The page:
Apart from the overarching big idea of humanity’s impact on the environment, Dion wants us to pay close attention to the details that are not so obvious, such as the smallest elements of an ecosystem. These facets such as lichen, small insects, and microscopic bacteria, are often harder to discern via the naked eye, and are largely overlooked when gazing at the gargantuan specimen of Tsuga heterophylla. While the hemlock tree’s life came to an end, new life has formed and continues to grow on and around the fallen tree, albeit due to human interaction such as climate control in the form of the artist built greenhouse enclosing the tree, essentially keeping the complex ecosystem alive on life support. One essential question in Neukom Vivarium is “what makes up an ecosystem?” Dion’s answer to the essential question of “what makes up an ecosystem?” is revealed by providing visitors with magnifying glasses and illustrated field guides featuring the organisms that the viewer is likely to see while gazing at the tree through the lens of the magnifying glass. This is where an attention to details formulate significant meaning within the work of art. Dion engages us to explore and spend quality time with the thriving yet delicate ecosystem that he has preserved. We alternate between our magnifying glasses and our field guides and our attention becomes focused on identifying and observing the various specimens of animal and plant life. We can see the complex communities of insects, lichen, and bacteria living as if they were in their natural habitat. Our attention span is held steadfast by the wonders of the natural environment. Perhaps, during the elongated moment of careful and astute observation, we forget that we’re inside a human made environment and that everything we’re looking at would cease to live if removed from its life support. However, the moment we step back and put down our magnifying glasses, our awareness of the tragic situation comes to light.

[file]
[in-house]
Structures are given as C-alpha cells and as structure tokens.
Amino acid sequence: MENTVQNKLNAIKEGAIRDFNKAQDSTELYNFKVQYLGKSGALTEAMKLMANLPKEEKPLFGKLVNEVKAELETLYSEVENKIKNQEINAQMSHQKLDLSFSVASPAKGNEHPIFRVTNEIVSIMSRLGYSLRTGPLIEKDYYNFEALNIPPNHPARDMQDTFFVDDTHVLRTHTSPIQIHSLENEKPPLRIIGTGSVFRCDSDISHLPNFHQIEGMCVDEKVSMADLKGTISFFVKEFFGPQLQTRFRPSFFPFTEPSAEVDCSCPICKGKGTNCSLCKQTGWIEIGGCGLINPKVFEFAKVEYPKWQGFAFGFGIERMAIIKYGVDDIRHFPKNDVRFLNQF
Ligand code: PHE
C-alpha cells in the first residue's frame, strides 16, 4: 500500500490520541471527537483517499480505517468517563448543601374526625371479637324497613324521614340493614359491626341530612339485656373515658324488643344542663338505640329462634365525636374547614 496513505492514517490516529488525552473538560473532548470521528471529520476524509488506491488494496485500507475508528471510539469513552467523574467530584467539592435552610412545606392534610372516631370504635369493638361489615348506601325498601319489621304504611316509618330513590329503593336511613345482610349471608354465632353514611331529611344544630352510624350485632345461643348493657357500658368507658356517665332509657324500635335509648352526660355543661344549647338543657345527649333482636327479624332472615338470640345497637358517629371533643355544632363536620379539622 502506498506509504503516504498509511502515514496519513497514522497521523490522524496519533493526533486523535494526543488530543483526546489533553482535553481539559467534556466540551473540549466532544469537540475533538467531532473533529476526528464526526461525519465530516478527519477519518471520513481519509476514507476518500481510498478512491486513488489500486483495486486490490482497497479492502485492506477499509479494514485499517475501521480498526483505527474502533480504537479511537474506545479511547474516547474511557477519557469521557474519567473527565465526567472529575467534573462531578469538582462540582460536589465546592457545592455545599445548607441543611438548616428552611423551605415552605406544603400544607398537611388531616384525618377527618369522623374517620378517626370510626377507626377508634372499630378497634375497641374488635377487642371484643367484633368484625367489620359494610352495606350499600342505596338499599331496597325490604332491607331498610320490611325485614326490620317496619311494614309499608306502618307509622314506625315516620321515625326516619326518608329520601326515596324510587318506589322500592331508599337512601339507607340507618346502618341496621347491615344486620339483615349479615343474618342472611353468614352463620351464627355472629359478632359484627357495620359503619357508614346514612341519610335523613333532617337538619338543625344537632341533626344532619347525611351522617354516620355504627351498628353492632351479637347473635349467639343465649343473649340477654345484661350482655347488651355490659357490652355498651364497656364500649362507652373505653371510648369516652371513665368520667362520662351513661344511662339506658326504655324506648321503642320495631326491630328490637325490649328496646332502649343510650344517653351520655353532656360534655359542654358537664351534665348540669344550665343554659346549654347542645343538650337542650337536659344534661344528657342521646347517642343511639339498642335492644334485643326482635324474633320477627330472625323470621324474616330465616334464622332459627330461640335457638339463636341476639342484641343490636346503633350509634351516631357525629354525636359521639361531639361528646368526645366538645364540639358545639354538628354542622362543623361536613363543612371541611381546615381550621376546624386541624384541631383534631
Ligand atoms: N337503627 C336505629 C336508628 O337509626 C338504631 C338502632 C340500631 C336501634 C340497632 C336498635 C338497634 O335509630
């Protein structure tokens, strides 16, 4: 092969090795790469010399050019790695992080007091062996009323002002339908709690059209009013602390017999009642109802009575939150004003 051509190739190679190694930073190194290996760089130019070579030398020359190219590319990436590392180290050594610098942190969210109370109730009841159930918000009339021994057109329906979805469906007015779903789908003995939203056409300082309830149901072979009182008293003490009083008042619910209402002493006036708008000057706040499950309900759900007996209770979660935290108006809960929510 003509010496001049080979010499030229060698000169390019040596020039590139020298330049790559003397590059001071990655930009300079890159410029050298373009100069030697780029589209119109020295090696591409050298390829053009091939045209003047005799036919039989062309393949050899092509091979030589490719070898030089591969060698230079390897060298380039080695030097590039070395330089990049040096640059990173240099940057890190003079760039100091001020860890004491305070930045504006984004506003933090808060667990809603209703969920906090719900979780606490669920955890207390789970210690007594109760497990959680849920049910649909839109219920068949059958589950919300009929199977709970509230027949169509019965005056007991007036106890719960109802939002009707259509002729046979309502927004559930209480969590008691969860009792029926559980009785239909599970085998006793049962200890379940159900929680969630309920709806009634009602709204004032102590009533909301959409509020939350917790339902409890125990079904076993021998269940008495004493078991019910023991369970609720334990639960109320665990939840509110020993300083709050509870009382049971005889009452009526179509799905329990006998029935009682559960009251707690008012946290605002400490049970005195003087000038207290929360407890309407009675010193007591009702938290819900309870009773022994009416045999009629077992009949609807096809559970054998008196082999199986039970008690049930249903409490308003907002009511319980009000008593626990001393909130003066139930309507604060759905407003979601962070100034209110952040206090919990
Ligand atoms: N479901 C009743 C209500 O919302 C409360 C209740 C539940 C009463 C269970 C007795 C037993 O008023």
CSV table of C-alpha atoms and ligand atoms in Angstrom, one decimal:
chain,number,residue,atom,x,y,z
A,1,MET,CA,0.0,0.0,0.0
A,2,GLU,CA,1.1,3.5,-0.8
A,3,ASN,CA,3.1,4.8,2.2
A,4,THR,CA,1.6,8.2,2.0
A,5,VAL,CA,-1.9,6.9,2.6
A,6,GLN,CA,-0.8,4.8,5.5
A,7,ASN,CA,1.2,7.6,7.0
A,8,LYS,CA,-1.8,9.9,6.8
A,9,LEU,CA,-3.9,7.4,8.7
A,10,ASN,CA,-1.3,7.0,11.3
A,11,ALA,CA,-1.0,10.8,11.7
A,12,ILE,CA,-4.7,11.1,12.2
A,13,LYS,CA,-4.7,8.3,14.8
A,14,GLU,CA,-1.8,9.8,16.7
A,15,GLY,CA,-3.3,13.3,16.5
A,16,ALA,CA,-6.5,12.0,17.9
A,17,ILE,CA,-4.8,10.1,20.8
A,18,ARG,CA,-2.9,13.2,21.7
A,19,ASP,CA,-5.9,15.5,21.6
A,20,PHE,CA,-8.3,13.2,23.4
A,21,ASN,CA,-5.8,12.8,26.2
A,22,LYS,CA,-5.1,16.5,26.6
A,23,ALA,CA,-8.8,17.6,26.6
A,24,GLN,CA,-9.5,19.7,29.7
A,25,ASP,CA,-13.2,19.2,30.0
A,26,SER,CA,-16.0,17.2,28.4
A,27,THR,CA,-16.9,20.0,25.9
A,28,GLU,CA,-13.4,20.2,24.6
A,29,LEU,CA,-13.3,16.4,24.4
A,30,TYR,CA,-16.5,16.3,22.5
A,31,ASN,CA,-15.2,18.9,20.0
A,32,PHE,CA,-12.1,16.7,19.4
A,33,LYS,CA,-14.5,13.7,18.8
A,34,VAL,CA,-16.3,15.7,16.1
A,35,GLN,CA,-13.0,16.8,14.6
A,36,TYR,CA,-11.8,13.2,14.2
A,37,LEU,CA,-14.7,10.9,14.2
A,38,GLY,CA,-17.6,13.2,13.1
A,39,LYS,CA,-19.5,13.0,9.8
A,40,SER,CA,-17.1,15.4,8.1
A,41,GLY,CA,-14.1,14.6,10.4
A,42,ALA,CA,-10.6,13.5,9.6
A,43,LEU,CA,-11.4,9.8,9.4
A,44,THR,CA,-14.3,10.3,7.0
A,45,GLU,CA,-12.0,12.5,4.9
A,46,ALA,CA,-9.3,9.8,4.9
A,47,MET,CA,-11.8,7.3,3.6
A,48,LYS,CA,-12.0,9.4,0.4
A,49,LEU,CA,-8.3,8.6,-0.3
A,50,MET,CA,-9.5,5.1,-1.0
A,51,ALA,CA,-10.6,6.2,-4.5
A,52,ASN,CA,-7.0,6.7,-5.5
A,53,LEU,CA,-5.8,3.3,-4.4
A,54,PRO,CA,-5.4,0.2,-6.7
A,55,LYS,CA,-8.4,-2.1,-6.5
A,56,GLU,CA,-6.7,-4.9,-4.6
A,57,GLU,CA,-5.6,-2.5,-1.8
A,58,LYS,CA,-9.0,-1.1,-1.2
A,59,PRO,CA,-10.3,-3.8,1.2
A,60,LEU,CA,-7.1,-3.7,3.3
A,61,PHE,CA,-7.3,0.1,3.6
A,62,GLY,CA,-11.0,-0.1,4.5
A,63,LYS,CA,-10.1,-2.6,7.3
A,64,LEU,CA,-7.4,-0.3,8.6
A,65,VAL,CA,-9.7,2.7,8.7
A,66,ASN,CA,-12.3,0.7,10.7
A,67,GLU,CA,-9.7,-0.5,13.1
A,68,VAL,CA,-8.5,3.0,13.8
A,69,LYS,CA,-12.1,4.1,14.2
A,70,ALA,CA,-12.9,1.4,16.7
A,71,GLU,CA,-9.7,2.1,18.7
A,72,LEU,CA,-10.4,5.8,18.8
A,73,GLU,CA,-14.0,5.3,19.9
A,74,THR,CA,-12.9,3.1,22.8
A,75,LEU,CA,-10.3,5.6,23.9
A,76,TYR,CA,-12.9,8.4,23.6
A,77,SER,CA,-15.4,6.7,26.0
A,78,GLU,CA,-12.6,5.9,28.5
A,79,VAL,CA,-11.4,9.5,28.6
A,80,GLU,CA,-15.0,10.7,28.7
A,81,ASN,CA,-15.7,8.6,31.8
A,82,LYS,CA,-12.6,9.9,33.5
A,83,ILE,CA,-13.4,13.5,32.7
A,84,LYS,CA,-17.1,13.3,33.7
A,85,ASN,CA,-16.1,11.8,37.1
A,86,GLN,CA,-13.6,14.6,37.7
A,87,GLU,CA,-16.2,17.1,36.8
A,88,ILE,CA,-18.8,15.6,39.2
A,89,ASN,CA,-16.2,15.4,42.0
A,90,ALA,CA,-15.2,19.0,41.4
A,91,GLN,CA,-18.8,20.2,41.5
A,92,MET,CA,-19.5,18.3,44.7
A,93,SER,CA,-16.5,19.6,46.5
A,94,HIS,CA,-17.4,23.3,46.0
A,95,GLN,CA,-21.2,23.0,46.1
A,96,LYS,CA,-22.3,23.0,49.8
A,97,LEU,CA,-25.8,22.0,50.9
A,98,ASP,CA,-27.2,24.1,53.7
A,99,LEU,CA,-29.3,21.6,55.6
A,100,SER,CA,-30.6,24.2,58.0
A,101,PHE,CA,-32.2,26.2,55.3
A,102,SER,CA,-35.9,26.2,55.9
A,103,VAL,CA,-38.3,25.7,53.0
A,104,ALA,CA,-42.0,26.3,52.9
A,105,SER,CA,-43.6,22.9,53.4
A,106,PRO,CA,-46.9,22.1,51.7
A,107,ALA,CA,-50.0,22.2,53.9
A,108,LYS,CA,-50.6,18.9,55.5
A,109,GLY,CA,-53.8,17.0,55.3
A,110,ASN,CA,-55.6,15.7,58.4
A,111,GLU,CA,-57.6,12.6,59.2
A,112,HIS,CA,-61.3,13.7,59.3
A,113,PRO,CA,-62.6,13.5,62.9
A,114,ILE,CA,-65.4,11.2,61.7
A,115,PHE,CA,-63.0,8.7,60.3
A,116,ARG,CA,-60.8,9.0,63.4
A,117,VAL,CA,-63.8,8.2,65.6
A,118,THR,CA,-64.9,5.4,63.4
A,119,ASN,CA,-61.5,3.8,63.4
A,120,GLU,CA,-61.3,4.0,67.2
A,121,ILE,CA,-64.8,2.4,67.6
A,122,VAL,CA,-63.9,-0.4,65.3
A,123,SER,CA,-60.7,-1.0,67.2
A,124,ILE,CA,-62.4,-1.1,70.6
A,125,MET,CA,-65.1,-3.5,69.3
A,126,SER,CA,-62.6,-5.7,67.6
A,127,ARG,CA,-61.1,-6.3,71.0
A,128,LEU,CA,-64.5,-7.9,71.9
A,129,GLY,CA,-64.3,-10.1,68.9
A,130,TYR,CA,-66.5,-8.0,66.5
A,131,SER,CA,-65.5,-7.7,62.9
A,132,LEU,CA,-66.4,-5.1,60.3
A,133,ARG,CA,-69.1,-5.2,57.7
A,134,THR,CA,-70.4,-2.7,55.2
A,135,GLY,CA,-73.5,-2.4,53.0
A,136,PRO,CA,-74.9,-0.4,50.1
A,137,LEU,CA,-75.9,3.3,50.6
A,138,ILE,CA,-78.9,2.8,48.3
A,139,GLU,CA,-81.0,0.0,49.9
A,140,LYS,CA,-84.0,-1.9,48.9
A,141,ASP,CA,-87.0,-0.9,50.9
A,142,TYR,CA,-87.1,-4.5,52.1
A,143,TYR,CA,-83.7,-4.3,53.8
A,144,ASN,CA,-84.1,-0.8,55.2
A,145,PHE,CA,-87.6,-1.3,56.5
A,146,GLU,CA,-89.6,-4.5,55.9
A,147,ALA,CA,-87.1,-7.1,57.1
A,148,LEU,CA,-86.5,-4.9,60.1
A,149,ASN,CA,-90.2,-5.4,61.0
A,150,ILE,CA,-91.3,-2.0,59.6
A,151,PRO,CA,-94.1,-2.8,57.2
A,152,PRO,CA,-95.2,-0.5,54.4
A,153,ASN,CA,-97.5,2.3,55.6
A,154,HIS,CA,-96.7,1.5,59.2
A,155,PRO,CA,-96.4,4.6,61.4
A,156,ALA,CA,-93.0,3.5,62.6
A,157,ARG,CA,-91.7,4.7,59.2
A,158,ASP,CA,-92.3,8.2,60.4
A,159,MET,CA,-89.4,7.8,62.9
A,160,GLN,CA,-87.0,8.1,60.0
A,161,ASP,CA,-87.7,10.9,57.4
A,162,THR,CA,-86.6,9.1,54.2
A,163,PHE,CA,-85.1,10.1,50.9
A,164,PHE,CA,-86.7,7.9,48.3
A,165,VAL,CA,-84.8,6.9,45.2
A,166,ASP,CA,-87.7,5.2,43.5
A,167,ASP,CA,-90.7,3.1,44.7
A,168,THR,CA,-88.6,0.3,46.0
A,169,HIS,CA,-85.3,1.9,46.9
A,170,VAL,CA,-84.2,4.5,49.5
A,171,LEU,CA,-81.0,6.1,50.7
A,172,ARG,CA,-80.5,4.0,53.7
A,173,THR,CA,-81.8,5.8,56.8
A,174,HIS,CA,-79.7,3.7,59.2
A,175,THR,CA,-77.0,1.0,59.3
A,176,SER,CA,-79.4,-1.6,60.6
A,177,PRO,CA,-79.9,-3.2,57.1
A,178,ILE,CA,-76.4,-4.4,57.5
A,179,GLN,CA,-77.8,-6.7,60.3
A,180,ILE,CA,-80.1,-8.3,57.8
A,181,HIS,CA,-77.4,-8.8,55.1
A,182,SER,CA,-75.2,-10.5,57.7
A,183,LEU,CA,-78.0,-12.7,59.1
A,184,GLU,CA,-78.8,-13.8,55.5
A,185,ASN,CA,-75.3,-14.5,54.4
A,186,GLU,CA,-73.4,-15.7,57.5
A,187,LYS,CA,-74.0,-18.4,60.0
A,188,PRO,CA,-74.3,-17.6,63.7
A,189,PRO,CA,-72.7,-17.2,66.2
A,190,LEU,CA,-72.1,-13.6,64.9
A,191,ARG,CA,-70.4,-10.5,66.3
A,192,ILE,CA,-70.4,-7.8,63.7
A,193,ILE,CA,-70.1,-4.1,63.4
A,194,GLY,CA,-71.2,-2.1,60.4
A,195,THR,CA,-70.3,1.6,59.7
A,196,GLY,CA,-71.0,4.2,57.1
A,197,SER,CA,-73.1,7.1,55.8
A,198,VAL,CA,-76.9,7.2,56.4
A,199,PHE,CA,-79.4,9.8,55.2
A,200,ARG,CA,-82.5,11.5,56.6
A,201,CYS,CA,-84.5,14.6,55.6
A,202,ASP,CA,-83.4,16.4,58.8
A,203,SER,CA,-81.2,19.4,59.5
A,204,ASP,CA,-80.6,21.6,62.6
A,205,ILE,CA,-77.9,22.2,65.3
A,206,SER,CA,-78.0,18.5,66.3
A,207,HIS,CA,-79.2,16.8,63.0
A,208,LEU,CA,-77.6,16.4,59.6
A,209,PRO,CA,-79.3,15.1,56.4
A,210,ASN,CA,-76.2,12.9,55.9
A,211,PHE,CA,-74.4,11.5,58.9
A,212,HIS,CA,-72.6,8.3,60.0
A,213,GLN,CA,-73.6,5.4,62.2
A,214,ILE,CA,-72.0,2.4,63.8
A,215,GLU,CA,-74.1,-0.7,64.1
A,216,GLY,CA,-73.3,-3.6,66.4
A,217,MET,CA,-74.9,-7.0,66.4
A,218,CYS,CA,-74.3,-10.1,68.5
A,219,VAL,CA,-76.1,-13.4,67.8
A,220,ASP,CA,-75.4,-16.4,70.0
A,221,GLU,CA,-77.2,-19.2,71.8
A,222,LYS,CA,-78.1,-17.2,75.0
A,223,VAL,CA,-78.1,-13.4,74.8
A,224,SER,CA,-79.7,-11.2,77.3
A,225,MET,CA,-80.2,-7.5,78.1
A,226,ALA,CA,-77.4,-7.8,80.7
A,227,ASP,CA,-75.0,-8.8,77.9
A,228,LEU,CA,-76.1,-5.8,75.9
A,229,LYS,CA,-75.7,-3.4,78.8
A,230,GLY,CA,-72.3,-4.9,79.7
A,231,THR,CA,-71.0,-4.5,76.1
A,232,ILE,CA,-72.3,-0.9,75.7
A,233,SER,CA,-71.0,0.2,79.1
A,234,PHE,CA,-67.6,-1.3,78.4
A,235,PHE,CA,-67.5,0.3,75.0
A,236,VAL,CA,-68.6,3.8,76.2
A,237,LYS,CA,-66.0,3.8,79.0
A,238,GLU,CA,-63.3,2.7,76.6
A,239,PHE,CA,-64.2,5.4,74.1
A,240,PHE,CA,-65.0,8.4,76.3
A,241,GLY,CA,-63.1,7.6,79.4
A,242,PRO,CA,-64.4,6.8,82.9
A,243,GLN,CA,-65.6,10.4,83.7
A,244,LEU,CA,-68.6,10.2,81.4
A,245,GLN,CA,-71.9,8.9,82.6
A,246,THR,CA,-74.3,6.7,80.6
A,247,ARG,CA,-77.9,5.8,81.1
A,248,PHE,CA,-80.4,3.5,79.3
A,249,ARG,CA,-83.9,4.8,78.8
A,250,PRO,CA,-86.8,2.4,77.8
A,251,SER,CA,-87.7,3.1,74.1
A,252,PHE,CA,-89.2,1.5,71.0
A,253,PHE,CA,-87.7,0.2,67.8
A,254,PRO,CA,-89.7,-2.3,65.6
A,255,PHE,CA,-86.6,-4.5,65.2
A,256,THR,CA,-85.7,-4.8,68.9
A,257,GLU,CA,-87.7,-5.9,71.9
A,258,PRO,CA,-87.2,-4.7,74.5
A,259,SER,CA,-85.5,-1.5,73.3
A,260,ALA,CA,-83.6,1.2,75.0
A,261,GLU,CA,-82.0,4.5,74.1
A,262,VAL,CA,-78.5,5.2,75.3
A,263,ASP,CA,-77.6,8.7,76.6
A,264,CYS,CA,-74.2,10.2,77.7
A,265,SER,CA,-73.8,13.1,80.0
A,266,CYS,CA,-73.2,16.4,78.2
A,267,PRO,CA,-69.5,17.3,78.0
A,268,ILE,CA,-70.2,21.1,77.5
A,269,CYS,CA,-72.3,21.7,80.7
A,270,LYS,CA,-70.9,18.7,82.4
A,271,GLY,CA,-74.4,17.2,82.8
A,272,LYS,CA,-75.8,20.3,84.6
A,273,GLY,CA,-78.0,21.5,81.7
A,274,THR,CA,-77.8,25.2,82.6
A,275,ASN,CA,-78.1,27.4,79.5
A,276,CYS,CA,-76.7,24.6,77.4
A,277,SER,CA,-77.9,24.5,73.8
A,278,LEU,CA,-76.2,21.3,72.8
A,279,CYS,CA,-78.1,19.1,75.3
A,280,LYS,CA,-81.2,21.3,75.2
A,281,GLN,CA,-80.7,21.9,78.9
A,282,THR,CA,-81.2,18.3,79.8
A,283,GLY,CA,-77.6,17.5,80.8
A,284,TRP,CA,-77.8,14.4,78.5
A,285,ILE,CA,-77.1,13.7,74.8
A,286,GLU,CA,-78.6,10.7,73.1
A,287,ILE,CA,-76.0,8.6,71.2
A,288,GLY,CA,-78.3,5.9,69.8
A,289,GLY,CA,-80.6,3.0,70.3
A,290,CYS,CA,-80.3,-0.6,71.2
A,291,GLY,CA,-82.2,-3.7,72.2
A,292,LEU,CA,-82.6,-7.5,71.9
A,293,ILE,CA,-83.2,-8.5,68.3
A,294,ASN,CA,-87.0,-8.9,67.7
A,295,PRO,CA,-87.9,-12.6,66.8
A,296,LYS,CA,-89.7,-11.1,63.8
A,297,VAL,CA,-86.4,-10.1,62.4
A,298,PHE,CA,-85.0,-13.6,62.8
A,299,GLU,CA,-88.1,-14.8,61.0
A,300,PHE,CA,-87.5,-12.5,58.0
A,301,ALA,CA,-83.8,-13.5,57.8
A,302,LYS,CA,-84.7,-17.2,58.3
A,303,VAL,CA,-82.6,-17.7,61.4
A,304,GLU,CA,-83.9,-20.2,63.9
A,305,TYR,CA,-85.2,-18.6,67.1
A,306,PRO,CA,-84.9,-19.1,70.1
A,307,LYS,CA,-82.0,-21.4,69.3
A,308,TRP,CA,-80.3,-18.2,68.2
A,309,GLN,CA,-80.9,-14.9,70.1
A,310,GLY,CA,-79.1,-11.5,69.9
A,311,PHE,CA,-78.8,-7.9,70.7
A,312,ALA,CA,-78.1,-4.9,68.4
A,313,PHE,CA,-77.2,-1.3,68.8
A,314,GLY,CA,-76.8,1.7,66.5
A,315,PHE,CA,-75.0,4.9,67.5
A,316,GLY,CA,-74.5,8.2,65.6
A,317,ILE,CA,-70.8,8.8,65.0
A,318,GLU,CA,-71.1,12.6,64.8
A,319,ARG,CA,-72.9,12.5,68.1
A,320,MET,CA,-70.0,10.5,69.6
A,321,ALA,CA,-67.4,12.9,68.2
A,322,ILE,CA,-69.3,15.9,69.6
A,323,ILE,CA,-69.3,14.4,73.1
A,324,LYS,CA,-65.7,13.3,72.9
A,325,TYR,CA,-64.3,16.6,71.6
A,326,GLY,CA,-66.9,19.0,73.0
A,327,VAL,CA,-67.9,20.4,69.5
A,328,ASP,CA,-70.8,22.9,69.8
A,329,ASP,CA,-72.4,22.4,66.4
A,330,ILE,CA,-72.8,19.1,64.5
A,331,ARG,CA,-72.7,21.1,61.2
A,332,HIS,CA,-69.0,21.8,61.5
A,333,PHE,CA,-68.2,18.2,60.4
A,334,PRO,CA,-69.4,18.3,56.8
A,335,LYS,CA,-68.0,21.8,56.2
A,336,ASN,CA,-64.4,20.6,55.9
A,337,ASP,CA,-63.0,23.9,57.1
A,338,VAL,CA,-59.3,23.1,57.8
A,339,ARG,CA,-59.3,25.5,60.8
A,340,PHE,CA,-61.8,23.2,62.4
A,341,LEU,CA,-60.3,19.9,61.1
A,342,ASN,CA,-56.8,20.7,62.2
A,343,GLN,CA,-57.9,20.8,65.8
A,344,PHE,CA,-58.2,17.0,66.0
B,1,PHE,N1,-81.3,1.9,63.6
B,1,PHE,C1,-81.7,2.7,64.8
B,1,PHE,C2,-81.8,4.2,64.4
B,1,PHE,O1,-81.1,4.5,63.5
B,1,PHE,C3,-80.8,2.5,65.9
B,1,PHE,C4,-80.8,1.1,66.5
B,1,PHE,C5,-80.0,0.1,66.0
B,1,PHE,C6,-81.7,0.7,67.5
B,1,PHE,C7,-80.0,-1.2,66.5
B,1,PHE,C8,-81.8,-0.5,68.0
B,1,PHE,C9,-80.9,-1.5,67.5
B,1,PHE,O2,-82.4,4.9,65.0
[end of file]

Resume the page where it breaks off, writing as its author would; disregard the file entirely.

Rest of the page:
If we hadn’t experienced this installation and we were just walking past a dead tree in the forest, would we consider the possibility that there is an abundance of life within the confines of this tree? If we didn’t take the time to scrutinize the tree’s nooks and crannies, we’d likely miss out on the thriving life within the fallen tree. And while it may seem like there is an abundance of other trees surrounding this deceased tree, would we realize that this complex ecosystem, which nature incredibly maintains, is in danger of vanishing before our very eyes due to our civilization’s polluting of the elements (air, water, humidity, and soil) that are needed to sustain all natural life on Earth? The enduring understanding in Dion’s installation is that life cannot sustain itself without the basic elements, which include healthy air, humidity, water, and soil. Once these elements are gone or negatively altered, it will be nearly impossible to get them back. Dion’s work raises our consciousness and awareness about nature’s intricacies and how fragile our natural resources truly are in our hands.

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Alisha Wessler, detail of From Afar It Is An Island (Case 1), 2013,
aqua resin, pigment, cardboard, sodium chloride, wax, clay, fabric, thread, wood, bone, fur, leather, citrus peels, petrified carrot, bird feet, dried kelp, milkweed seed pod, modeling material, foam, glassine envelopes, polystyrene, tissue paper, found hardware, insect pins, iron and wood stands, museum vitrines. Courtesy of the artist.